Dragon Springs Road by Janie Chang | Spoiler Free Deep Dive

Updated: Apr 21



Dragon Springs Road by Janie Chang really surprised me. I went into this read with little to no expectations and ended up with a new favorite.


I don’t usually read historical fiction, but the combined promise of great writing & the addition of a fantasy element in this book won me over.


The major charm of this novel is how well it managed to pull off a big story idea by remaining aware of, and focused on, the story it was trying to tell.


The Setup


The grand property on Dragon Springs Road, located just outside Shanghai, boasts an old style of Chinese luxury in a time where westernization is rampant. There are three separate residences behind its walls, each with their own courtyard and fresh water well, but occupants come and go.


Our story begins when our female protagonist, Jialing, age 7, is left behind by her mother while the rest of family moves away from Dragon Springs Road. Confused and hungry, she is then discovered by the eldest daughter of the new occupants.


We learn that Jialing is zazhong, or Eurasian. Likely the child of a Chinese prostitute and a western man. But the heavy winter tunic she’s wearing has fine embroidery work, and coins + a note sewn into it, confirming she was left behind by a mother who hopes she will be cared for.


Grandmother Yang, the matriarch of this new family, see's taking her in as a way to win favor with the Buddha, and makes Jialing their bond servant.


The Two Halves of this Story


In the first half of the novel each chapter is a new year. We watch Jialing age, China transform, and the Yang’s ups and downs with fortune.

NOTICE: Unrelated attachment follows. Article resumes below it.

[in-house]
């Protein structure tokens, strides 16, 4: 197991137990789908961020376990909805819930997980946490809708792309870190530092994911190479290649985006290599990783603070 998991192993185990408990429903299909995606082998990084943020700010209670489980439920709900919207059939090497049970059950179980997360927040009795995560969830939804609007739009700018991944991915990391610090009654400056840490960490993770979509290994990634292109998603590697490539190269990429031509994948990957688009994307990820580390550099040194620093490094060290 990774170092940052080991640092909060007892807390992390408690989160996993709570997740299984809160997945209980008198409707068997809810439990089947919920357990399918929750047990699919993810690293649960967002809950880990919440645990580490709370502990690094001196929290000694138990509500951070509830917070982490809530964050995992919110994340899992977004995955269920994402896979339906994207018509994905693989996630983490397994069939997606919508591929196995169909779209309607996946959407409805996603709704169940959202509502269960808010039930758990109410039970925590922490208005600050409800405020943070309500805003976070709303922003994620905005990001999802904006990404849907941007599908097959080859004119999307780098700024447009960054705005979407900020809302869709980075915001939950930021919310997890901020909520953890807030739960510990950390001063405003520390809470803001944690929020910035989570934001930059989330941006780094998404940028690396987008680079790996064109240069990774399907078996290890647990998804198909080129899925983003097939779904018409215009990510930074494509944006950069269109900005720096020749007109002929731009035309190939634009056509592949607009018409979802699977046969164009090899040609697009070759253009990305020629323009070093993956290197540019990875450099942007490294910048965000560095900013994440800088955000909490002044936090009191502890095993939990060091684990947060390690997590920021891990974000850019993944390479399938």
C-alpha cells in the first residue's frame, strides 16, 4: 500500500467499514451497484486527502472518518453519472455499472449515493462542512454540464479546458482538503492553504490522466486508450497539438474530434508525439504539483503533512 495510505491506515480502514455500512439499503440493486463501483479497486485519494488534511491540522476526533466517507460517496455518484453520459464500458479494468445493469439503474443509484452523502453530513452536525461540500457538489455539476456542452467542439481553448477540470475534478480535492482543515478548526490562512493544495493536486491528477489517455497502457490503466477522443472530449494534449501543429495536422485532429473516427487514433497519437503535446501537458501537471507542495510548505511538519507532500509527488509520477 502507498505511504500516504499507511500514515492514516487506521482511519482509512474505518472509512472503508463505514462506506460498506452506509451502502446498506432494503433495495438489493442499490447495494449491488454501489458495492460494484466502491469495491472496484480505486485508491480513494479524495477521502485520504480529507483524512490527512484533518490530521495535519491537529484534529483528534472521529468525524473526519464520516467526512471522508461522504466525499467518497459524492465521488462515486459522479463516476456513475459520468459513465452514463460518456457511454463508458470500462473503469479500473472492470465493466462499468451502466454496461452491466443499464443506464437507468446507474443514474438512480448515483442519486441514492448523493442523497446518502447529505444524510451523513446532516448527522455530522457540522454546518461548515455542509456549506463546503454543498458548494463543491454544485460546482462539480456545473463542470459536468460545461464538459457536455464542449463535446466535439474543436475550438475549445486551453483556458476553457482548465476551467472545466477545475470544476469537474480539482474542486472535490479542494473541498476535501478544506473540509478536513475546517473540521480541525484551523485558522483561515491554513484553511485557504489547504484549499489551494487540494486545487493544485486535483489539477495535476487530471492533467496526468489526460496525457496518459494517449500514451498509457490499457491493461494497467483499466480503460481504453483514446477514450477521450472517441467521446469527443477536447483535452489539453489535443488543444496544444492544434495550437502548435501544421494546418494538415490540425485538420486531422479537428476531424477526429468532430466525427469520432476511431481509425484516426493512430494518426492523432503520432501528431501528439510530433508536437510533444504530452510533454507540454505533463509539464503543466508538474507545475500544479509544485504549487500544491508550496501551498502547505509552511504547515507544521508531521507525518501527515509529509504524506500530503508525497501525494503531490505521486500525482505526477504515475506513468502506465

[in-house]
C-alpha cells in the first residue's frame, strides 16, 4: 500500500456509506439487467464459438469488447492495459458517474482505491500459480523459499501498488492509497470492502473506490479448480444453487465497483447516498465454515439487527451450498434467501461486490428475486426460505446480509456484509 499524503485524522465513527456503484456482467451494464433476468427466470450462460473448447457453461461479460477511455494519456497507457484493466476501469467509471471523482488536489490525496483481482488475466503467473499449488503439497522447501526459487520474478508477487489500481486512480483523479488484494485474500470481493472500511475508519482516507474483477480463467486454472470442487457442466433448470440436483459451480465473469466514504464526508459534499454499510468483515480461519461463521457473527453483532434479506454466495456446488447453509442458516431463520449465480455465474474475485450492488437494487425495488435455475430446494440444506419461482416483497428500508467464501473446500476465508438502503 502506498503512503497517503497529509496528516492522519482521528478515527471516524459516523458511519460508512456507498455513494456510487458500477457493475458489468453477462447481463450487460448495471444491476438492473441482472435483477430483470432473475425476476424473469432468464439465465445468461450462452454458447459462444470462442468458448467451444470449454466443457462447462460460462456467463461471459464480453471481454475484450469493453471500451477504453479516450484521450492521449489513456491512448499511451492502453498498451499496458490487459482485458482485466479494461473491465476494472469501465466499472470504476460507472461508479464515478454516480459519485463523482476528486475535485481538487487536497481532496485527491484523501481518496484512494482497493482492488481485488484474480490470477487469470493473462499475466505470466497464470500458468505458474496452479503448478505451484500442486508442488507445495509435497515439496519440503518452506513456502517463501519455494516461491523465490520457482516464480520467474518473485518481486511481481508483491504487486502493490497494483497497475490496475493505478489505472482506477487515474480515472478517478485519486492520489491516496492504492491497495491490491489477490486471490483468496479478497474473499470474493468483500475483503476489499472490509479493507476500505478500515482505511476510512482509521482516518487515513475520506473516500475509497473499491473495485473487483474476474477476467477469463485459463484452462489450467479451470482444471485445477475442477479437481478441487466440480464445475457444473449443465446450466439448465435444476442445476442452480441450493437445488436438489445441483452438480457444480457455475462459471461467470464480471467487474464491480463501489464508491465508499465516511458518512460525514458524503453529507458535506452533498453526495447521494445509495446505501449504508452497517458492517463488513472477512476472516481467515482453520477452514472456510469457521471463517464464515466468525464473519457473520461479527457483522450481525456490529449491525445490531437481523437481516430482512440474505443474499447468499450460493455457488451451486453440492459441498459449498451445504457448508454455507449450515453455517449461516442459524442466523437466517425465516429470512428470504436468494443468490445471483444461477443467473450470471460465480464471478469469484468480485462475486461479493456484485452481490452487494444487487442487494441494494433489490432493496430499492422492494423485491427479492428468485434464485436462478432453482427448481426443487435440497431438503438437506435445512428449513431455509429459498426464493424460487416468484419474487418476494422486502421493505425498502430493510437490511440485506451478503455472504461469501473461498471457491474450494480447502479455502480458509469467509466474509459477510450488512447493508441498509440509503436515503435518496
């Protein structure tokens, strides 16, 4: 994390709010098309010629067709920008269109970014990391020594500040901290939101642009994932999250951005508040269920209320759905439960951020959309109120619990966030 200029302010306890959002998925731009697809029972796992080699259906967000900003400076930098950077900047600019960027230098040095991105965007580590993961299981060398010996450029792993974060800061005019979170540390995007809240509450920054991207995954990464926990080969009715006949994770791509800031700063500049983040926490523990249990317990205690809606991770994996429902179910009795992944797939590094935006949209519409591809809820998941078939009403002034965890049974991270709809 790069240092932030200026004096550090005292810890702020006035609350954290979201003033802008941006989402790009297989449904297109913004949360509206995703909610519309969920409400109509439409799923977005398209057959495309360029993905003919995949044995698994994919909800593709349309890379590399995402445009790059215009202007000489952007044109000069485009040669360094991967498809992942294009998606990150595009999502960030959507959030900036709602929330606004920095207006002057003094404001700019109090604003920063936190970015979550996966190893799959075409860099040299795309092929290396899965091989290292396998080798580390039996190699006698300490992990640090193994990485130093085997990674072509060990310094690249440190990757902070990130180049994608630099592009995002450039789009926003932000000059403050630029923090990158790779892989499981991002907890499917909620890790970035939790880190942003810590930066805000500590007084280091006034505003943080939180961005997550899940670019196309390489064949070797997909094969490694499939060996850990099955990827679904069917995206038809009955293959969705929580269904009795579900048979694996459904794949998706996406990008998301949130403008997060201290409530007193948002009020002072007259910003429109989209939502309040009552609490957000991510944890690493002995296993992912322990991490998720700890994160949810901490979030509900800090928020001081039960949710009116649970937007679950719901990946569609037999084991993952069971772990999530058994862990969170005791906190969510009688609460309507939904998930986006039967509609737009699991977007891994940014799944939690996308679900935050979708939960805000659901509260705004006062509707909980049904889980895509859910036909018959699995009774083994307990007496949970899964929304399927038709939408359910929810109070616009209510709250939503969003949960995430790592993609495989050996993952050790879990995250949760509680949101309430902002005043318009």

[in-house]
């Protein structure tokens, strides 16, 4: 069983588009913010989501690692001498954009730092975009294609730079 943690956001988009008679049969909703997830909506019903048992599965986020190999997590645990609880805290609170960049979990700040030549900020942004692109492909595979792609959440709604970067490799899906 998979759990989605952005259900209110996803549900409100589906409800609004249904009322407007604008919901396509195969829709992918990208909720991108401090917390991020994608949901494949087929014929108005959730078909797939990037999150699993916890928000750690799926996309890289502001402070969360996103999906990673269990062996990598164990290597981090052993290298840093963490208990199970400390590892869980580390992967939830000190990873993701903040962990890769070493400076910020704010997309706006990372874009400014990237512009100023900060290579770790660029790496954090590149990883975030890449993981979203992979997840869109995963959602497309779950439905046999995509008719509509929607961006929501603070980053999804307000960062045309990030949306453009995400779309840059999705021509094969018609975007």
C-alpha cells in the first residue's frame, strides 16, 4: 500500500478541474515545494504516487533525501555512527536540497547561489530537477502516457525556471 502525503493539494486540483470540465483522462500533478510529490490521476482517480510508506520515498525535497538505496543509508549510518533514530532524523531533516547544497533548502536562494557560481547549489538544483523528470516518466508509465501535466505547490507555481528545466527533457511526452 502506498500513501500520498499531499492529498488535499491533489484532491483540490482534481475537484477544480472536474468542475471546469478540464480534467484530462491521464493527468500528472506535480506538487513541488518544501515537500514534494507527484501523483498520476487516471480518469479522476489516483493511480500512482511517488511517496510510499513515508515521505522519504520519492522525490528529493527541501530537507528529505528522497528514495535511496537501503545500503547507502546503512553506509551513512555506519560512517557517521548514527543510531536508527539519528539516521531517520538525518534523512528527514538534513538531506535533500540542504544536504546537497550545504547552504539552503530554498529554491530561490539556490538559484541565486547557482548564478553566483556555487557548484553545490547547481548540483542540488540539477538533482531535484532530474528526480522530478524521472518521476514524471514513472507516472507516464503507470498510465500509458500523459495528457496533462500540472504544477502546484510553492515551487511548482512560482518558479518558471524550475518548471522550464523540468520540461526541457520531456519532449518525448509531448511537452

We wonder if Jialing’s mother will come back for her, and if she doesn’t, what future can she possibly hope for?


Along the way it becomes increasingly clear that the business world of Shanghai is cutthroat. Introductions are necessary, but connections and money are the only way to get introductions. The Yangs might own the grand Dragon Springs Road property, but even they struggle with this.


Jialing by comparison doesn't stand a chance. Being a female, an orphan, and mixed raced is practically a death sentence.


Despite everything stacked against her, we the reader can see her potential.


Jialing has useful friendships with the eldest Yang daughter & the fox spirit who frequents the property. She gets the unlikely opportunity to go to school. And by the time she's a young adult, she ends up with a network of influential men in her life.


But no matter what she might gain, her mixed blood is ultimately still in her way.


In the second half of the novel Jialing is an adult, the years stop flying by and we suddenly find ourselves with a familiar cast of characters, built up in the previous half and linked together in unlikely ways. The stakes are high. The consequences harsh. But we the reader remain hopeful throughout.


We understand this time period, as well as, whats at stake for all the major players, and suddenly the drama really takes off.


Praise for Dragon Springs Road


The payoff in this novel is very satisfying.


What's built up in the first half seems interesting enough at the time, but then becomes more meaningful later on.


The author does a good job of showing the harshness of this time period while not forcing us to dwell on it. You feel the weight of each misfortune without the reading experience becoming overly melancholy.


Instead, the overall tone lands somewhere between desperate and hopeful, which made me feel like it was always progressing.


The mysteries we wonder about as the reader aren't forgotten by the author, so you feel rewarded for paying attention after truths are revealed to Jialing.


At the end there’s a realistic balance between what we can and can't have closure for. The story wraps up nicely, without wrapping up completely, or conveniently.


I loved the character of the fox spirit. The inclusion of the supernatural realm broke up the bleakness of Jialing's reality, gave us a solid reason to have hope, and offered a glimpse into China during the years prior to when the novel takes place.


In Conclusion


I highly recommend it! I think this novel would have mass appeal.


Have you read any Janie Chang novels? I plan to read her other two this year!

Thanks for reading!

Amanda

Photo taken by me.

41 views
Copyright ⓒ  2018-2020 Amanda Vaughan